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One more milestone in humanity’s path to a robo-dominated future is passed in Greg Kohs‘ AlphaGo, the story of the AI program that mastered the most complicated board game ever invented. Taking pains to say the achievement it chronicles is still a long way from Skynet, the doc does persuasively convey the shock with which men and women suddenly realize they have been overtaken years before they expected to be. Involving and poignant if sometimes less informative than it might be, the doc should have appeal on cable after its short theatrical run.
Go is the millennia-old Chinese game played with white and black stones on a 19-by-19 line grid. Amazingly, it is said that there are more possible configurations of that board than there are atoms in the observable universe; all the computers in the world could work for a million years and still not evaluate every possible move in a game.
So, while the things some experts say in the doc’s intro scenes — playing Go is “like putting your hand on the third rail of the universe,” one claims — are needlessly overblown, writing a computer program to play this game makes writing the Garry Kasparov-beating Deep Blue chess program look like coding Pong.
The Google-owned DeepMind company, “an Apollo kind of program” for artificial intelligence, decided to take on this challenge by using neural networks. Rather than having Go players teach a computer how to play, they set things up so the program could learn for itself. How this works is, unsurprisingly, a challenge for the film to explain. But we quickly see the results, as a former European champion player, Fan Hui, is recruited for a five-game tournament against the AlphaGo program and loses them all.
Response to this news in Asia was skeptical, claiming Fan was not a sufficiently impressive player. So the DeepMind team arranged a 2016 match in Seoul against one of the world’s best players, Lee Sedol. This is the conflict occupying the bulk of the film, and those who don’t know the result will do well to remain ignorant until viewing. But this doc wouldn’t exist if, as everyone expected would happen, Sedol wiped the floor with the computer.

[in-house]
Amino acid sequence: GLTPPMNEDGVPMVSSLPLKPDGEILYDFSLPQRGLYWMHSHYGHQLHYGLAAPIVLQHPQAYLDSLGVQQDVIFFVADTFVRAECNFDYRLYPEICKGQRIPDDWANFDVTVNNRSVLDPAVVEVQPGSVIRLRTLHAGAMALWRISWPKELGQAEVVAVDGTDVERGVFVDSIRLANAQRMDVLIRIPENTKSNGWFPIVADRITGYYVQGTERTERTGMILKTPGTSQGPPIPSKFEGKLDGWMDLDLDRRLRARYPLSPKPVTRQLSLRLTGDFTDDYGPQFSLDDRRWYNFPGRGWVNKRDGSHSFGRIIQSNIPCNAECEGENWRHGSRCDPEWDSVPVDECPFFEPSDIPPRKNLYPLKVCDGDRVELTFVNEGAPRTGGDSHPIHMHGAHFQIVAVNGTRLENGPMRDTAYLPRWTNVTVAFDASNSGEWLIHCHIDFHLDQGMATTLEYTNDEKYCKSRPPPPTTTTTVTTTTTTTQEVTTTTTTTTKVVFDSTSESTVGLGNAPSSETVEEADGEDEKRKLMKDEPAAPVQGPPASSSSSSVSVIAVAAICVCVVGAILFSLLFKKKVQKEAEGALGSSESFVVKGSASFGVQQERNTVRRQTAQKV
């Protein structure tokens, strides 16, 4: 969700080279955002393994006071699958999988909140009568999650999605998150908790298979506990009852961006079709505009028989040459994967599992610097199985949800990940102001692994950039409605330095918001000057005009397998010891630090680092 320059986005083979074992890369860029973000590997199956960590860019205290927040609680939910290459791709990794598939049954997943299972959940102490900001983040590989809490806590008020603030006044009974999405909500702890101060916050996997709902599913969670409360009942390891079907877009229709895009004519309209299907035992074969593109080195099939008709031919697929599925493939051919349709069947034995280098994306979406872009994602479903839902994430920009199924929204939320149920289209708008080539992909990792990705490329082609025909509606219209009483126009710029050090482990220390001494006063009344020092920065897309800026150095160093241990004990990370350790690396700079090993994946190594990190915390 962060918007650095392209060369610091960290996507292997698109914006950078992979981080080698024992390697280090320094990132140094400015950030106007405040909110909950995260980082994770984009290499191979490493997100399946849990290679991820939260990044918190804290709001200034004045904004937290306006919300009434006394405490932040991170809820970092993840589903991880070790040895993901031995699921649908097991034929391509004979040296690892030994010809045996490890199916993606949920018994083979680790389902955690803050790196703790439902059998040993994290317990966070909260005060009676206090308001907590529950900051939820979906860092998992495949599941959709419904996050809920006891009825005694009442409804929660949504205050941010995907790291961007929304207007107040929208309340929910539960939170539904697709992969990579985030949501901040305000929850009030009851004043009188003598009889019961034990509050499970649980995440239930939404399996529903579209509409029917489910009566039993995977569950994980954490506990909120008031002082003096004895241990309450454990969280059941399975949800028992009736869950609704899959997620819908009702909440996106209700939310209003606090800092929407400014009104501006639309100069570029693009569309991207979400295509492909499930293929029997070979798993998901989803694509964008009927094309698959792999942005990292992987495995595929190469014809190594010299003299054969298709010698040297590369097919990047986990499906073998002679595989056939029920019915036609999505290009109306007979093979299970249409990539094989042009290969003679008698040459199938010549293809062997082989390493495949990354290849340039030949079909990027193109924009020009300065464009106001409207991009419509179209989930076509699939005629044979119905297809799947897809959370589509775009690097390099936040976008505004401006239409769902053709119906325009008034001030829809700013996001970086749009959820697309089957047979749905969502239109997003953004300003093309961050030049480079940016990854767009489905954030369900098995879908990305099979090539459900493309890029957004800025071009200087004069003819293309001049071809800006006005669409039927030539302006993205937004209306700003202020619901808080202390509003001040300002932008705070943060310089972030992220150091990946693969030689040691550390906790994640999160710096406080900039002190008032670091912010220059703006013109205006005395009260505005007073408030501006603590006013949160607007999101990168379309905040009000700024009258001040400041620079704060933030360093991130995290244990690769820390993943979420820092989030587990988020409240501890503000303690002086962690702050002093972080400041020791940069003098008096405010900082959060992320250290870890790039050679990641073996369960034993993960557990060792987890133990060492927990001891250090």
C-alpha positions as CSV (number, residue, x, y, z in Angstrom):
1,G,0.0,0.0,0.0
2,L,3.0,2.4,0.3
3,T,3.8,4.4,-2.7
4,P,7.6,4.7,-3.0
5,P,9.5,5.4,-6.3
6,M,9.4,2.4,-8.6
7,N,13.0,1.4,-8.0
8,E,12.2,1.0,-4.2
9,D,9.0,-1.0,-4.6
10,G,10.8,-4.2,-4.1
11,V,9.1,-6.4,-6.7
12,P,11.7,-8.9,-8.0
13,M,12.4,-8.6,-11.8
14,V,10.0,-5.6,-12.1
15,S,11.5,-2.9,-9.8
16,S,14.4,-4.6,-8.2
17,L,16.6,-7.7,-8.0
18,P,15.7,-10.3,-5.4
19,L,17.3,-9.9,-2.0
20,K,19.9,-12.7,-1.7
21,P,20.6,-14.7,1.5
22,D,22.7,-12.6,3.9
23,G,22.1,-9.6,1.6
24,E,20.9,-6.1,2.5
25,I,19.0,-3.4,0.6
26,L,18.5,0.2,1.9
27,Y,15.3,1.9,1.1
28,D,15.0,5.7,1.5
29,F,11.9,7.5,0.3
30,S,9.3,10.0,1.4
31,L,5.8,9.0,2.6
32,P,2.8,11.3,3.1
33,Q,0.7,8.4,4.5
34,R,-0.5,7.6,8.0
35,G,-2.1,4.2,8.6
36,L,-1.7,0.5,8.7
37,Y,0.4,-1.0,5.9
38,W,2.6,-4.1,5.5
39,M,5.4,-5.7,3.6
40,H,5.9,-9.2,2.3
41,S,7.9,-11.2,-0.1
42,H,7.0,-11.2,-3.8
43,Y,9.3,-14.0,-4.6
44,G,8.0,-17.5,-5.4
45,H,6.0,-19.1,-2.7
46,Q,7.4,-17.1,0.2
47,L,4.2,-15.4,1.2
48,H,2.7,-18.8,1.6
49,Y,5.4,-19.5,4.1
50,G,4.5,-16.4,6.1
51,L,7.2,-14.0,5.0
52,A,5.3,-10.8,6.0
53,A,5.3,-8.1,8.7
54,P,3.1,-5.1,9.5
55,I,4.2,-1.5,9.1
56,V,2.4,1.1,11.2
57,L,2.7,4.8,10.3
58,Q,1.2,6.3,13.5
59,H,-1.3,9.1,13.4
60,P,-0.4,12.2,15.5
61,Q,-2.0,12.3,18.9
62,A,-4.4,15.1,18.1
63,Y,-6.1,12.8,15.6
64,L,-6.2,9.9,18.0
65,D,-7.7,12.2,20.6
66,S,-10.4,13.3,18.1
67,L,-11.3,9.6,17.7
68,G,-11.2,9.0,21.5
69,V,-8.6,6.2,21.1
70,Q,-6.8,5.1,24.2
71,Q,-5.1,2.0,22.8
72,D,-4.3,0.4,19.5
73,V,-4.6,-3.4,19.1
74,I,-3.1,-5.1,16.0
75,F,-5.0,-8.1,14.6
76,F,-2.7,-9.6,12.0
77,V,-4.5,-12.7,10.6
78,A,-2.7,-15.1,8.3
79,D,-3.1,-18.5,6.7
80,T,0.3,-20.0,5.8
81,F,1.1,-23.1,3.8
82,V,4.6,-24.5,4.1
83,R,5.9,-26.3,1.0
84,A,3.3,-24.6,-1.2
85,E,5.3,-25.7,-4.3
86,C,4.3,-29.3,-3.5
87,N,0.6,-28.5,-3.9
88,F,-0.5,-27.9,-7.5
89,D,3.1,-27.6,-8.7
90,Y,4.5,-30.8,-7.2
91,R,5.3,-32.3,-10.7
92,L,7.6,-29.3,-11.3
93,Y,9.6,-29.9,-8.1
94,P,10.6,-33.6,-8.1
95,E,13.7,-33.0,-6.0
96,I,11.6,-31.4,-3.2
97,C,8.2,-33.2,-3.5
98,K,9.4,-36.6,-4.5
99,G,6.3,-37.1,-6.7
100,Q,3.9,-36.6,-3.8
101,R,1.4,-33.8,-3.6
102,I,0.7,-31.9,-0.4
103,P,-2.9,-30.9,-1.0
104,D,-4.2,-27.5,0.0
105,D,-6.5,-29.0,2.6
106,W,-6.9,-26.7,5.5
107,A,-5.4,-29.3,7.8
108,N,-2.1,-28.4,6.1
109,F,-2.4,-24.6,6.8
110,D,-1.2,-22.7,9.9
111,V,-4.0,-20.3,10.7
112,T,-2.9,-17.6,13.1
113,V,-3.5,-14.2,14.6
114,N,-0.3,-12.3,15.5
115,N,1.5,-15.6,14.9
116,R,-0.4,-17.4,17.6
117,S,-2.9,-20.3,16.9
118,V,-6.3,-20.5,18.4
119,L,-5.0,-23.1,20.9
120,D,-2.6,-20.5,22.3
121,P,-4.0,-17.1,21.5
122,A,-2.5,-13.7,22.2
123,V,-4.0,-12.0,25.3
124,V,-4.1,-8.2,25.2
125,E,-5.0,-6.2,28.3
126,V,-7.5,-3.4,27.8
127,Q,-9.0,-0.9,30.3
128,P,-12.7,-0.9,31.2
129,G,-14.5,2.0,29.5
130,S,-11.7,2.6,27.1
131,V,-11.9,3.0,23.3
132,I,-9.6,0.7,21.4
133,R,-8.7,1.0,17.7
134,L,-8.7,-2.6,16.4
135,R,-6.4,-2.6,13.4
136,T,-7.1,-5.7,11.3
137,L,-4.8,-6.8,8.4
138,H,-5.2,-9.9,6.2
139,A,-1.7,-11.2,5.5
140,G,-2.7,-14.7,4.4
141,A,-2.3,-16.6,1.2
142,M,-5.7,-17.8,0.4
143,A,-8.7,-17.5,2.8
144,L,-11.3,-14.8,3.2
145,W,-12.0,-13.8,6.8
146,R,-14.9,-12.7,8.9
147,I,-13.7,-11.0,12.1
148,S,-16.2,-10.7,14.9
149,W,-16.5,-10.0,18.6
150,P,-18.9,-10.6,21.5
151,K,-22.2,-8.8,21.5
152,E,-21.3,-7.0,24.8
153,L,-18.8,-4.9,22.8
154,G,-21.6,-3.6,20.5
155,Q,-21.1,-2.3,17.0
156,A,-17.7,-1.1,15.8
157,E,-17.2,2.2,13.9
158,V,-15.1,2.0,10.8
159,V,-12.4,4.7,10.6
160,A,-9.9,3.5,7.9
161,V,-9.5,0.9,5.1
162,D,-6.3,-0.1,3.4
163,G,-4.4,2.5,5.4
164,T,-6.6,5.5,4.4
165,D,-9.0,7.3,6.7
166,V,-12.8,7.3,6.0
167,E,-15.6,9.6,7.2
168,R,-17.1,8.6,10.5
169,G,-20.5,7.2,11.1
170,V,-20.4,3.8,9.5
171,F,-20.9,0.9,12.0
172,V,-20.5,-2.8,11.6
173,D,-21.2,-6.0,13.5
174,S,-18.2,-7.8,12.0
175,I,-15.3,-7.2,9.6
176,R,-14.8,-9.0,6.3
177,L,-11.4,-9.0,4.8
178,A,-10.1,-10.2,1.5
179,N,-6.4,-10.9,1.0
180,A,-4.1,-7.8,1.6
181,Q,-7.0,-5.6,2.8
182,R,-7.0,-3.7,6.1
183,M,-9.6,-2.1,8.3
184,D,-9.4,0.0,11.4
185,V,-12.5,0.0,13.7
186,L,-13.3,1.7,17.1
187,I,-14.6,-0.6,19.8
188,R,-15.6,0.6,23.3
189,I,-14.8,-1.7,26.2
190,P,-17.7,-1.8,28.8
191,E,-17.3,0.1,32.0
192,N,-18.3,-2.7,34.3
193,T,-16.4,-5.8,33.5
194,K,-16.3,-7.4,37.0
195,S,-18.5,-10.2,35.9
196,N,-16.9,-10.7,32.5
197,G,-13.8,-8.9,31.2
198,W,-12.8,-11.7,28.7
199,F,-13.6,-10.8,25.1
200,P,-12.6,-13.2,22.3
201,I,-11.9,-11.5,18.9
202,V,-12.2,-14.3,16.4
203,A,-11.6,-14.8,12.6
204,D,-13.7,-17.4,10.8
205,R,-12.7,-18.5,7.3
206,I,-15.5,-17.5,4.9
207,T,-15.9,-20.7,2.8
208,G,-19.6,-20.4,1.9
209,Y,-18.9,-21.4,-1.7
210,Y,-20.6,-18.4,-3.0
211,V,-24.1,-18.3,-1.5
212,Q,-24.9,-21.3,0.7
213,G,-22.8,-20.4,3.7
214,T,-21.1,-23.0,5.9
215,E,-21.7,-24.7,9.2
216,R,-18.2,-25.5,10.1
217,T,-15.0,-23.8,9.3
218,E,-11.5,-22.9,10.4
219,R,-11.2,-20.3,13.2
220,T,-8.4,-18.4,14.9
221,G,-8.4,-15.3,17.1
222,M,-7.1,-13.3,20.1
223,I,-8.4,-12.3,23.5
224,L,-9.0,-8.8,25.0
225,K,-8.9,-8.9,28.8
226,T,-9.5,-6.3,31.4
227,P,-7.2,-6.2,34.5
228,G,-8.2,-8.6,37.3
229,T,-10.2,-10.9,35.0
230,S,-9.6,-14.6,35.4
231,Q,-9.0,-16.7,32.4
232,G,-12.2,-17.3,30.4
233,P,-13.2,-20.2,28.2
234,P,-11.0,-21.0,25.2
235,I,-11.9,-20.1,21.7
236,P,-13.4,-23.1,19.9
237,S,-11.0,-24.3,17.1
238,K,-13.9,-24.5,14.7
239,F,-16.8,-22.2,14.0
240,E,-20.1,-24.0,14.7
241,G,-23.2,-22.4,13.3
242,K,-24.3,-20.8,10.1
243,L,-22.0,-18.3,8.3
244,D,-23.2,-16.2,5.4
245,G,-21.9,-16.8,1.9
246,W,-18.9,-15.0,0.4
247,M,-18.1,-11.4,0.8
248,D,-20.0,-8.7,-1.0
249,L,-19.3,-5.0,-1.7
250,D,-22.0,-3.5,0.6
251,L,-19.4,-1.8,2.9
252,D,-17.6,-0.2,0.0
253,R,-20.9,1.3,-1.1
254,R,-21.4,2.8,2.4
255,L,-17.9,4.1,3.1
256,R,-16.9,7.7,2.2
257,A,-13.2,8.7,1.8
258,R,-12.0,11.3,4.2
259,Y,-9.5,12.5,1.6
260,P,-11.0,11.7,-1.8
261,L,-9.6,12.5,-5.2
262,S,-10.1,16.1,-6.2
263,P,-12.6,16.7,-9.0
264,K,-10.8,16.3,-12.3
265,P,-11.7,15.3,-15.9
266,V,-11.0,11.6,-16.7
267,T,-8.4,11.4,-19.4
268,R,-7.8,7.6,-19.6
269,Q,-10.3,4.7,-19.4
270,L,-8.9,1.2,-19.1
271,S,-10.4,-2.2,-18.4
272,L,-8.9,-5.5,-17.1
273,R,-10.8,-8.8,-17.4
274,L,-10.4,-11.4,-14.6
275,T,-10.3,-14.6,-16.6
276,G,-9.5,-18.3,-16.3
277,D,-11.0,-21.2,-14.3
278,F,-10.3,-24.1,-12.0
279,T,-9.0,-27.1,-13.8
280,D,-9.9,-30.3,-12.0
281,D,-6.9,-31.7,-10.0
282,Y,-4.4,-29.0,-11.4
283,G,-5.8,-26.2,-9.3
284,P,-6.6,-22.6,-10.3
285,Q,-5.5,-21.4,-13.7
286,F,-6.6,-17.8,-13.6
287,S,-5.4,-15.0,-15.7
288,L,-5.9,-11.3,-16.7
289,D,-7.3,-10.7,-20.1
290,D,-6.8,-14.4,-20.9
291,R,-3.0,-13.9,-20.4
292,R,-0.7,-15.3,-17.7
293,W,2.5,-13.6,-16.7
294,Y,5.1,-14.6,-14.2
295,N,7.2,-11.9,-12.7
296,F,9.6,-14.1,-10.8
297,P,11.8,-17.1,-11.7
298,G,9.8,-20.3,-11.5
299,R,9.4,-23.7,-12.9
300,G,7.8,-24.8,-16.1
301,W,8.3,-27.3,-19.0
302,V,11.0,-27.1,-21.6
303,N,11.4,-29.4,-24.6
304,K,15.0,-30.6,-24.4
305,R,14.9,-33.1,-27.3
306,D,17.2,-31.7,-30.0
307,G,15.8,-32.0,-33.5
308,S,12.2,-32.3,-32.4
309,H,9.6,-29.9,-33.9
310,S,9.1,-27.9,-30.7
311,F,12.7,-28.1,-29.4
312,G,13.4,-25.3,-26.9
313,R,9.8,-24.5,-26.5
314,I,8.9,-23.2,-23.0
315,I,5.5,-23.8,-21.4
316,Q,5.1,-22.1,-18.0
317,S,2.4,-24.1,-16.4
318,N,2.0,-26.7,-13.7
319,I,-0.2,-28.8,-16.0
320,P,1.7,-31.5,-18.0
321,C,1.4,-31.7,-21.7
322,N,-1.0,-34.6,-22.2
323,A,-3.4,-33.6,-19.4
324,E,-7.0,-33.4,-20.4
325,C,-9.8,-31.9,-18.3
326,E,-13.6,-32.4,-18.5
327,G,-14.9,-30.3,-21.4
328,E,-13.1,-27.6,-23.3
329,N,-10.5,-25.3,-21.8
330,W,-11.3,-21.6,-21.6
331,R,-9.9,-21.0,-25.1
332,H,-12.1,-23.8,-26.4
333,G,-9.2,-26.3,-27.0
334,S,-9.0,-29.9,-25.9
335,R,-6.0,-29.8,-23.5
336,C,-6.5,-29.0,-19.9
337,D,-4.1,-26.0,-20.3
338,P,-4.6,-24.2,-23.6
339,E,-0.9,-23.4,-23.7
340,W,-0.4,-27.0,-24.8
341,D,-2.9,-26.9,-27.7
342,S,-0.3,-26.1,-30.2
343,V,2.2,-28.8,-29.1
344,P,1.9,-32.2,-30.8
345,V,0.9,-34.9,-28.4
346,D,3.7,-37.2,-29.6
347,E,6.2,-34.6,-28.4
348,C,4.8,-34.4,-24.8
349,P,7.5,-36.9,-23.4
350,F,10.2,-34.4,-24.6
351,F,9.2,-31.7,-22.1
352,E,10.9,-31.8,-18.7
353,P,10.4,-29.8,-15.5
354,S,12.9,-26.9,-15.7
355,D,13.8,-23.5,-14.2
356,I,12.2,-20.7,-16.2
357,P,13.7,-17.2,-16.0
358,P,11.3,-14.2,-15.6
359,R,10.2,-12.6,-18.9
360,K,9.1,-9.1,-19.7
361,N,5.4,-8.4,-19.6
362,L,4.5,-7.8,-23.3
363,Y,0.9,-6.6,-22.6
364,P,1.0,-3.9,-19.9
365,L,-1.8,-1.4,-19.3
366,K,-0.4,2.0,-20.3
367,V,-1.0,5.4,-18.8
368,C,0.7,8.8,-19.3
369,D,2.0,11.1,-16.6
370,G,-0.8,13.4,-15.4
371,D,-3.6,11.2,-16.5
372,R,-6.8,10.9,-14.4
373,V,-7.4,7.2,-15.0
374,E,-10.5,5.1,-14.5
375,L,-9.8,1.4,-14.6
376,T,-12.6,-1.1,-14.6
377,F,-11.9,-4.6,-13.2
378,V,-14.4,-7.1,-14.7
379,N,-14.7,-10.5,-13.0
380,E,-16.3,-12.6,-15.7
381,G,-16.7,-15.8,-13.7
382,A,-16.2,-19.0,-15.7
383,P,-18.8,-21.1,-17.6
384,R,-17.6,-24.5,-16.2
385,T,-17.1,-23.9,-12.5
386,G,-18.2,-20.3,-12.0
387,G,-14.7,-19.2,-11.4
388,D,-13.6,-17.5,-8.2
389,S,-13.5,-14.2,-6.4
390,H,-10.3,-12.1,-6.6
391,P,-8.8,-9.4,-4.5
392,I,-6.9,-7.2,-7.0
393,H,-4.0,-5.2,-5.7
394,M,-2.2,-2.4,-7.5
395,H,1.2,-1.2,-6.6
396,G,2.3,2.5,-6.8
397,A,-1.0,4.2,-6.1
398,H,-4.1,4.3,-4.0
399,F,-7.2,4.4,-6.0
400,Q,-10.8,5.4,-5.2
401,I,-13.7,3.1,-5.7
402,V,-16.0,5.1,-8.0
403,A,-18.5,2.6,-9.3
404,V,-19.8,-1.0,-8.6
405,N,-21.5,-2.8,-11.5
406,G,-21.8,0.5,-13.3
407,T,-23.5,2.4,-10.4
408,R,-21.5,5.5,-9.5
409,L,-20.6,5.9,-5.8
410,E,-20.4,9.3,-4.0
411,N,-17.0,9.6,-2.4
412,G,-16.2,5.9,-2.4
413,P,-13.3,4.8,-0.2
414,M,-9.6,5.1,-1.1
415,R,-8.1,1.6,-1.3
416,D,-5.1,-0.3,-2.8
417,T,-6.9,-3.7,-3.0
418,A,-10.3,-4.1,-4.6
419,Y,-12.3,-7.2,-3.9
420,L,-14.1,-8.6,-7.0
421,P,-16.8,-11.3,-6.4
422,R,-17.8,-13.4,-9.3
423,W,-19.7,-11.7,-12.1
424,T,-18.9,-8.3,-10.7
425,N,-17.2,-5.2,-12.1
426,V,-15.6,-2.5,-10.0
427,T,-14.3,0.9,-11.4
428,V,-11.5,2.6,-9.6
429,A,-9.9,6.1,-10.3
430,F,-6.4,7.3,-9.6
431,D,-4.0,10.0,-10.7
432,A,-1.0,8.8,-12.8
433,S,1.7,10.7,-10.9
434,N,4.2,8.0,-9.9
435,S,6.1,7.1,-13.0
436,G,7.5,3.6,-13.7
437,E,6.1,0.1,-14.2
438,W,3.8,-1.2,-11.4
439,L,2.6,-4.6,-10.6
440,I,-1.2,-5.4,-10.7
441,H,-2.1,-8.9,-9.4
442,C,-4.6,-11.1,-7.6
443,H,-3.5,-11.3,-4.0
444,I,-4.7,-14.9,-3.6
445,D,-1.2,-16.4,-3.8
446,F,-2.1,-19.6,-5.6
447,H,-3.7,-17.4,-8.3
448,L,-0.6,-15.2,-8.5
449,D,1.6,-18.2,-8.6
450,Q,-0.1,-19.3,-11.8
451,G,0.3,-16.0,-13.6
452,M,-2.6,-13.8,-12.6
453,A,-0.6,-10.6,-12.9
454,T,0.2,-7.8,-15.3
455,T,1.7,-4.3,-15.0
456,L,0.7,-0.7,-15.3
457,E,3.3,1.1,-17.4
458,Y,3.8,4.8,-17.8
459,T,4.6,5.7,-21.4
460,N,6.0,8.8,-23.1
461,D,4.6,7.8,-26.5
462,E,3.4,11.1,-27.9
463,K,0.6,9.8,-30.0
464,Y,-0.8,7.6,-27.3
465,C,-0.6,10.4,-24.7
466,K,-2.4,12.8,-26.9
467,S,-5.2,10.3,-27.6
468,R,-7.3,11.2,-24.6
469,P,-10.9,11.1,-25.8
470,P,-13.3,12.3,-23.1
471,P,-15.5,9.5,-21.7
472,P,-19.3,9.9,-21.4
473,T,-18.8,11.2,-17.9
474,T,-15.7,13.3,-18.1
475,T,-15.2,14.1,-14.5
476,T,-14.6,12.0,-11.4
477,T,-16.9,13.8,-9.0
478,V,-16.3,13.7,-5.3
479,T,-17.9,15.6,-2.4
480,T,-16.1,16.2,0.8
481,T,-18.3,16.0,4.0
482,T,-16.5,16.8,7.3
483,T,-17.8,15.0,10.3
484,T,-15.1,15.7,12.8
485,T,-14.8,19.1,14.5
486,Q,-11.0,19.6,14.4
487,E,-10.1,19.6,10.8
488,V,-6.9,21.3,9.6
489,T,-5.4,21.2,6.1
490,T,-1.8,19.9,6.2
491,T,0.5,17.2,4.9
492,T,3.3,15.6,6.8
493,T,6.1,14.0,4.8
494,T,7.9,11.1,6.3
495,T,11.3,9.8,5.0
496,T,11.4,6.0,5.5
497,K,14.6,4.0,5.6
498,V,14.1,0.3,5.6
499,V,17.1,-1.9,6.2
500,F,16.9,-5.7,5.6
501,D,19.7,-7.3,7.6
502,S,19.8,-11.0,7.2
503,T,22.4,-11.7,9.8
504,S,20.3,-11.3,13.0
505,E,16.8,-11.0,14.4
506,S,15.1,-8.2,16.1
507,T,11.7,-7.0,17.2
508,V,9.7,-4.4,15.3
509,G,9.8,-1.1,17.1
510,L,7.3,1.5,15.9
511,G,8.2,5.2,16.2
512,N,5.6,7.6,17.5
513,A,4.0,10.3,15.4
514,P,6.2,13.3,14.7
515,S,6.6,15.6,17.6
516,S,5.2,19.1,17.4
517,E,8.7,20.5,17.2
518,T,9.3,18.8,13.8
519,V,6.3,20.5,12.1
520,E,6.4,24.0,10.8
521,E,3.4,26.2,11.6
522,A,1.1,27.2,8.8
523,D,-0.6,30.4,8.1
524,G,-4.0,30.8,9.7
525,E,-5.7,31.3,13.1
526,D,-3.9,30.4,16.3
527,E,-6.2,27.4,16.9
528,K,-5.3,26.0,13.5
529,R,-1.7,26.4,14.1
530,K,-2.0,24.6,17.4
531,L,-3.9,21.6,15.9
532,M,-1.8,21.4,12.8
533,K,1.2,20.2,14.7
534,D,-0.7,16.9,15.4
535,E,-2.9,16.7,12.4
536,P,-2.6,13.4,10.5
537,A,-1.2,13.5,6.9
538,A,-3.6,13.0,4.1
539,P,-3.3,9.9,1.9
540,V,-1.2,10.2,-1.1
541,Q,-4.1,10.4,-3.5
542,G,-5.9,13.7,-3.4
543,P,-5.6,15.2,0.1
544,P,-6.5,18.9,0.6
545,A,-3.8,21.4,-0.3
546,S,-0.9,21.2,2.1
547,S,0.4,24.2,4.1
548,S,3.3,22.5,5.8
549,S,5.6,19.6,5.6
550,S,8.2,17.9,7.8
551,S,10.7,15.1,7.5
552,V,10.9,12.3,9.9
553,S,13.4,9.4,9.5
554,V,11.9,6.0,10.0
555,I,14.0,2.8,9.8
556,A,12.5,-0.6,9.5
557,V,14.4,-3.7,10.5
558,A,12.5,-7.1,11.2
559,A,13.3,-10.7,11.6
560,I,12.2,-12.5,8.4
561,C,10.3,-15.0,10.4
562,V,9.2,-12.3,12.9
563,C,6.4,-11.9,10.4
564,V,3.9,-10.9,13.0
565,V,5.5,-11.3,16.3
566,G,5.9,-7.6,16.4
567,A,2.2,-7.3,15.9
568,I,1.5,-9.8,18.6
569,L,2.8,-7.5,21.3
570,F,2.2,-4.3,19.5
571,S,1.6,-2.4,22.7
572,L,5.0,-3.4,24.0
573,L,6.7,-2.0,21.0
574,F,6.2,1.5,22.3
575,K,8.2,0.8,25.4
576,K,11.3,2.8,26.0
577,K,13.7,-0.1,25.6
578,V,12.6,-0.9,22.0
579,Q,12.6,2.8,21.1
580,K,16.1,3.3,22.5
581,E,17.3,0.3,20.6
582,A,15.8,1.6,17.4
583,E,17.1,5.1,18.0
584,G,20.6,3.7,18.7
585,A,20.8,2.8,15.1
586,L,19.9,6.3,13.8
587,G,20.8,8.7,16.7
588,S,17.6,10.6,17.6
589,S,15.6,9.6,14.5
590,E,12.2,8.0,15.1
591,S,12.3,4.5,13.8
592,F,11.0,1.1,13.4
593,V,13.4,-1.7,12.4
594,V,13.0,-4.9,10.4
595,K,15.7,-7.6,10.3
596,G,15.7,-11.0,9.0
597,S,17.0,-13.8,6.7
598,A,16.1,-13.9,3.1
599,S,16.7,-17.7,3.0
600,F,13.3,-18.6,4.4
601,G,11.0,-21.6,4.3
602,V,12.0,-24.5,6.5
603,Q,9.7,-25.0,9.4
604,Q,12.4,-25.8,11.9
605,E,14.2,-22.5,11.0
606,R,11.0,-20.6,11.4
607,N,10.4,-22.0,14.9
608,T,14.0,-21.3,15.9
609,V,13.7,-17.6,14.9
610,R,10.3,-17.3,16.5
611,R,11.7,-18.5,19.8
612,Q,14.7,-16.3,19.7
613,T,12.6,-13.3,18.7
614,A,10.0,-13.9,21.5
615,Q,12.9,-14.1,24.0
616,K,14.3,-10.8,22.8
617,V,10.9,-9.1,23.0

Setting aside the difficulty of explaining advanced computing to a lay audience, Kohs doesn’t do as well as he might have at chronicling the games themselves. He ignores some details attentive viewers might wonder about (like the handicap, or “komi,” that figures into a game’s score), and as the games unfold he almost never visualizes how a given move affects play. Non-Go players must rely on the expressions — sometimes astonished — of TV commentators doing play-by-play if we want to understand how the contest is going.
Another perspective comes from watching the face of our human champion, a soft-spoken and introverted young man; and listening to the chatter back in the DeepMind suite, where the programming team raptly monitors all the calculations that lurk behind the algorithm’s every choice.
But even watching all three of these parties doesn’t unlock the mysteries of the “wrong” moves AlphaGo makes that turn out right in the end. By Game Four, Lee has adapted, making head-scratching decisions of his own that sometimes work out. In the end, observers wonder if AlphaGo’s odd variety of intuition might not kill Go as an intellectual pursuit but shift its course, forcing the game’s scholars to consider it from new angles. So maybe it isn’t time to welcome our computer overlords, and won’t be for a while — maybe they’ll teach us to be better thinkers before turning us into their slaves.
Production company: Moxie Pictures
Director-director of photography: Greg Kohs
Producers: Gary Krieg, Josh Rosen, Kevin Proudfoot
Executive producers: Robert Fernandez, Dan Levinson
Editor: Cindy Lee
Composer: Volker Bertelmann
In English and Korean